14 July 2008

Peter Matthiessen

[from Peter Matthiessen's Bone by Bone, 1999]

The habitual killer who is not a professional -- not a lawman, say, or an outlaw or a soldier -- must account for himself to his community and church and state. The fear that otherwise he might be banished was why Cox made excuses for his killings, why it was always someone's fault, why he could never accept responsibility for what he'd done. He had been banished long ago, of course, but did not know it yet.

Anyway, those men agreed that the first killing was the hard one. That was true even for Cox, and it was true for me. The next one comes easier, and after that there is nothing much to stop a man from the third and fourth and fifth. It is too late to go back so one may as well go forward, though the track goes nowhere, like a track into the Glades, dying out at last in the sea of grass. Out there, there is no destination, only a great emptiness, a great silence like the south wind in the grasses.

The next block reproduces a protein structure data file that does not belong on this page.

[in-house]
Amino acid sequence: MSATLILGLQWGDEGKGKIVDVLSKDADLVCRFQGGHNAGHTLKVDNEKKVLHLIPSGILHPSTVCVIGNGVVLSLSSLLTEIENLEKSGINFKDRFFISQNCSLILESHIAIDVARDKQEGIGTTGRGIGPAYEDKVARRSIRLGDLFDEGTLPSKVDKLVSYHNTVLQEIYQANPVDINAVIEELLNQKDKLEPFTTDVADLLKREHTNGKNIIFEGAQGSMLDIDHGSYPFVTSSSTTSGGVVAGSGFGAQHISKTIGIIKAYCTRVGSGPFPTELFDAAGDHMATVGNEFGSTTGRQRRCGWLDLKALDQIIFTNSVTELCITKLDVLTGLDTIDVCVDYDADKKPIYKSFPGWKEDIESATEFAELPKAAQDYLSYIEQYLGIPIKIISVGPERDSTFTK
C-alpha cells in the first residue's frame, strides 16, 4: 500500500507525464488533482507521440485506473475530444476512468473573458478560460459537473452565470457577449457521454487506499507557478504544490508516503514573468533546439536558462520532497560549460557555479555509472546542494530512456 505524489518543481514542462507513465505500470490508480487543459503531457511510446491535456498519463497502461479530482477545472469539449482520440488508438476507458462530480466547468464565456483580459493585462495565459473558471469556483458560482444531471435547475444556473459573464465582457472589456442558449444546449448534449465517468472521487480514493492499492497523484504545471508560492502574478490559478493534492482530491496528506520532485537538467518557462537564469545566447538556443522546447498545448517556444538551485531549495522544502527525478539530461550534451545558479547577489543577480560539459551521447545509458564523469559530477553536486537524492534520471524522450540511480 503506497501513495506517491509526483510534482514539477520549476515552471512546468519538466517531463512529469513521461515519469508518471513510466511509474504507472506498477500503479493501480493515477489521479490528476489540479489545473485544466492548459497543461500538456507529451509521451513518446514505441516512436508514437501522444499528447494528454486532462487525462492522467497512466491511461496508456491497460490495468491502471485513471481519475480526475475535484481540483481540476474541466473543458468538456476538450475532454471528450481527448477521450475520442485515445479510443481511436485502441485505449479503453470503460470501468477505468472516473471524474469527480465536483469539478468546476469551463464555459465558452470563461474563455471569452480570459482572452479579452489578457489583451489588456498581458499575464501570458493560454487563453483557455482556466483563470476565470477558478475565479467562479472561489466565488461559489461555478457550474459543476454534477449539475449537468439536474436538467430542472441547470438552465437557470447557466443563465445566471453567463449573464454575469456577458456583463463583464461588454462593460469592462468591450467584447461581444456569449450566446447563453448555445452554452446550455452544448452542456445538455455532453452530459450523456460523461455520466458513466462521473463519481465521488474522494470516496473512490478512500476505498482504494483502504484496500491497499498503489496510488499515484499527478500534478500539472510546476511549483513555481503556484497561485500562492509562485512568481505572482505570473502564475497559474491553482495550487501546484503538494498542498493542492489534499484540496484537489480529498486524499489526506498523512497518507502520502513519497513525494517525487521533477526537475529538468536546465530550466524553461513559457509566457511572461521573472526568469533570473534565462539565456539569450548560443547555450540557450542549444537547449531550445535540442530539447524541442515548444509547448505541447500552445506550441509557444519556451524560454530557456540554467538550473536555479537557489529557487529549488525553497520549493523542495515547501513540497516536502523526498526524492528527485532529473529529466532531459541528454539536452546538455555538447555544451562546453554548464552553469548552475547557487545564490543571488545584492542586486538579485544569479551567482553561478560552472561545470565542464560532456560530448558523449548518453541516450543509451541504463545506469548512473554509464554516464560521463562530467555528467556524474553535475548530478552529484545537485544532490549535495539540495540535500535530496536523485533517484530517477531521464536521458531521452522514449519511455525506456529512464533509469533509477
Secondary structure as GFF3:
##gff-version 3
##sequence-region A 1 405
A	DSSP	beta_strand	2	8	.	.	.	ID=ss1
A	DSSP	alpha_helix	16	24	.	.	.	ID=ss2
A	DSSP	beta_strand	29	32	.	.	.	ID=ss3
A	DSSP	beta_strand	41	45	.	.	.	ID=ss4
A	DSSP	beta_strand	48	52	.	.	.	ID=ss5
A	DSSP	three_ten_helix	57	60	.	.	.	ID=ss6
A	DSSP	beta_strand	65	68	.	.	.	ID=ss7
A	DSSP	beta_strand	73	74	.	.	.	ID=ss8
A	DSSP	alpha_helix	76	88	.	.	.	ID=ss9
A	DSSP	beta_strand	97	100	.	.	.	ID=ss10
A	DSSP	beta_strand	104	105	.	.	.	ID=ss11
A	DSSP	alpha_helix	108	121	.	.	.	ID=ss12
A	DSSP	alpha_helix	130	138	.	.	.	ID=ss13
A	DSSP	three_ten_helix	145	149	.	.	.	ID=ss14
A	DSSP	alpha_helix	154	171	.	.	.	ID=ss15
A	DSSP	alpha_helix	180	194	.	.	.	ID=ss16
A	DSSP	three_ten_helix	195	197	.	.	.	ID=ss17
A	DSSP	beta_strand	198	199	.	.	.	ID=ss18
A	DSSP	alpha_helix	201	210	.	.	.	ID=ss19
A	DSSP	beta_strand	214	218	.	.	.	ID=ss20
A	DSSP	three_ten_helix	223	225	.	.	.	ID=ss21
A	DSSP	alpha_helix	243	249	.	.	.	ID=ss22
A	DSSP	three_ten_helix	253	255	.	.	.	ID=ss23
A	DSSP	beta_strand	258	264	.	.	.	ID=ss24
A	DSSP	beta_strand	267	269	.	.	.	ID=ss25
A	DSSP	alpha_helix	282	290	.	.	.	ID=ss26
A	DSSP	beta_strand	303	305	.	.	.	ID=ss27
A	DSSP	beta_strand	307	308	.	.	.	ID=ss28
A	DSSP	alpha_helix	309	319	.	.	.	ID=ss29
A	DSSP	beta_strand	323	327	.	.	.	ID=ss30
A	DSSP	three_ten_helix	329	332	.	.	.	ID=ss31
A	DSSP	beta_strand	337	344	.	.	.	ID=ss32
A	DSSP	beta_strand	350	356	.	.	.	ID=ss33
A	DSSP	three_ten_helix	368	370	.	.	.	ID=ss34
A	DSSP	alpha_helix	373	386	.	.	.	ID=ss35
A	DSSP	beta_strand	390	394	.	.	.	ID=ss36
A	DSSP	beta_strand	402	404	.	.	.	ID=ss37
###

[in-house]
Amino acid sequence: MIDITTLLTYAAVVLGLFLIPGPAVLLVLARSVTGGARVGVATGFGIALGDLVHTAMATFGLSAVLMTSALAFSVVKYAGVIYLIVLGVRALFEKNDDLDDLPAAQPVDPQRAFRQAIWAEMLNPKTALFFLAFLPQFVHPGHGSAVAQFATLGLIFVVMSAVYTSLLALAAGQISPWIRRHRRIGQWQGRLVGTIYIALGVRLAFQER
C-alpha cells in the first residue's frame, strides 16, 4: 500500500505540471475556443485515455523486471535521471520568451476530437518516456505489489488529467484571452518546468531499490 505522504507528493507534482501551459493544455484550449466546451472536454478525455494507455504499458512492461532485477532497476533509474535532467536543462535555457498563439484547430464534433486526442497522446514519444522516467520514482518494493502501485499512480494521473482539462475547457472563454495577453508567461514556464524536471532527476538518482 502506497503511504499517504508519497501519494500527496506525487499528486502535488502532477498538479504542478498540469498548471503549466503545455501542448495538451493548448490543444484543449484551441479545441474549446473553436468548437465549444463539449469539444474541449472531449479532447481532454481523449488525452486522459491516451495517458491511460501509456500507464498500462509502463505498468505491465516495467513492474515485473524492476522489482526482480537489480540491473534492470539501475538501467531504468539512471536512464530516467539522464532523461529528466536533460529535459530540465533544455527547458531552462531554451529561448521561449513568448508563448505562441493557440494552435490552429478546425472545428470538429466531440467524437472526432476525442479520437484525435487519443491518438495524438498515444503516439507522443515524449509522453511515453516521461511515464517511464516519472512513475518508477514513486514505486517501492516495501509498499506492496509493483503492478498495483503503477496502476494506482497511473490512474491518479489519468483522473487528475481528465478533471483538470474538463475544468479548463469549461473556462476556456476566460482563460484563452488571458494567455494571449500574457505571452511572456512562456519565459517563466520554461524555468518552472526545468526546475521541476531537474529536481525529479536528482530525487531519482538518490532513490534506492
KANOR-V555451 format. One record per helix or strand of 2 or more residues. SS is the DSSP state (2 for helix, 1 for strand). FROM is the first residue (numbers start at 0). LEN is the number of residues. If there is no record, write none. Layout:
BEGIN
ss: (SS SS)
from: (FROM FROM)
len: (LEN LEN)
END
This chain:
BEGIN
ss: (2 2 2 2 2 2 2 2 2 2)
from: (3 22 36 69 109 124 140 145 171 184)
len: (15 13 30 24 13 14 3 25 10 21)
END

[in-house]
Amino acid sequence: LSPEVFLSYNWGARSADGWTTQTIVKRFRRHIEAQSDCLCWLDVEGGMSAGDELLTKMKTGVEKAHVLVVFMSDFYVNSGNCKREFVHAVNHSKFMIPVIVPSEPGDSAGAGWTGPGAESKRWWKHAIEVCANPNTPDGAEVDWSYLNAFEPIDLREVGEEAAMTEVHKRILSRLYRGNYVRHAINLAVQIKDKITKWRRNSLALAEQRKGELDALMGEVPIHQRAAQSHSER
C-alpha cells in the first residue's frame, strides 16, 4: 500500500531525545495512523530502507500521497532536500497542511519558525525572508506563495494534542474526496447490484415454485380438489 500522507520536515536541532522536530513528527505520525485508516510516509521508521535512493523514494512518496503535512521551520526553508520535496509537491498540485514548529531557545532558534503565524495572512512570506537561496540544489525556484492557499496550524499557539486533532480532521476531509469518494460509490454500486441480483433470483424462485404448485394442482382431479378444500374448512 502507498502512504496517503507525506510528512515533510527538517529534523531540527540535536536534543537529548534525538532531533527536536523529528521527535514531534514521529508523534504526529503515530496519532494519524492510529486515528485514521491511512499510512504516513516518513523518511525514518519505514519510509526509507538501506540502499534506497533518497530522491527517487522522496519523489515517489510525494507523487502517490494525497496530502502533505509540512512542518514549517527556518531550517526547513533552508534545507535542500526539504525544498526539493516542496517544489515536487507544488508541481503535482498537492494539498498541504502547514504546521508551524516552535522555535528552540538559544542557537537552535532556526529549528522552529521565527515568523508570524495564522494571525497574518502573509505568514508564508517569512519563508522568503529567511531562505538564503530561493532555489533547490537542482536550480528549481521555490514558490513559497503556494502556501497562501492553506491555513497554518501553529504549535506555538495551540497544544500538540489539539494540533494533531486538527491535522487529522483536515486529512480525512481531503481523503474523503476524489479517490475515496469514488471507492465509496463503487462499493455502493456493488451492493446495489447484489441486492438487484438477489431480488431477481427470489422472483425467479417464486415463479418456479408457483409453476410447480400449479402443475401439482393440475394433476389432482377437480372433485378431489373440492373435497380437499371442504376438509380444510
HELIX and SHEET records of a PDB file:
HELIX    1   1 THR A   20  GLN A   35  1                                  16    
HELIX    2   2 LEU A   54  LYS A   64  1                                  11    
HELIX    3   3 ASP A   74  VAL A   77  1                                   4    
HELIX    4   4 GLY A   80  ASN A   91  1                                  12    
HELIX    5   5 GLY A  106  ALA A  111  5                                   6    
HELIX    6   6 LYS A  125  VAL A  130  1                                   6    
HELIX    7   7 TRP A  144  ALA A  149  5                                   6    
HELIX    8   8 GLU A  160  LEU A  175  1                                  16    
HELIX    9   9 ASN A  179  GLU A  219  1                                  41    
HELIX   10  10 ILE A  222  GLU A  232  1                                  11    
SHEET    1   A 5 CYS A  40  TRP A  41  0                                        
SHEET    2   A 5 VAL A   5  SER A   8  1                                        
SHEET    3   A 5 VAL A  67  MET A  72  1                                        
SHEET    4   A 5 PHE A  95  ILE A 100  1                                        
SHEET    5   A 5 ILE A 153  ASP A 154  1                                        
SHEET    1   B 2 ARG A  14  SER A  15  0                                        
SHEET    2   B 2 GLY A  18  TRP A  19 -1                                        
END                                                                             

I wondered what Les might have become if circumstances had been different, if nothing had triggered him, laid bare that streak in him, if he had never killed that first time with Sam Tolen. Perhaps he would have gone on pitching, gone off to the major leagues and found the notoriety he needed, throwing beanballs when he felt an urge to hurt. Or perhaps that instinct toward murder would have sprouted anyway, like certain lunacies.

For most men of criminal persuasion, notoriety is crucial, with ill fame far better than no fame at all. Ill fame is a kind of honor that replaces traditional honor in certain circumstances. When we were in Duval County jail, a reference in the newspaper to "the handsome young murder suspect Leslie Cox" was the only detail Les gave a damn about. He would snatch that paper right out of your hand to see his name in type, read it over and over, as if that black ink in a public record restored his confidence in his own existence. That utter lack of knowledge of himself made him unpredictable in everything he did, like a rabid dog which has left behind the known traits of its kind to become a strange lone creature.

Bone by Bone

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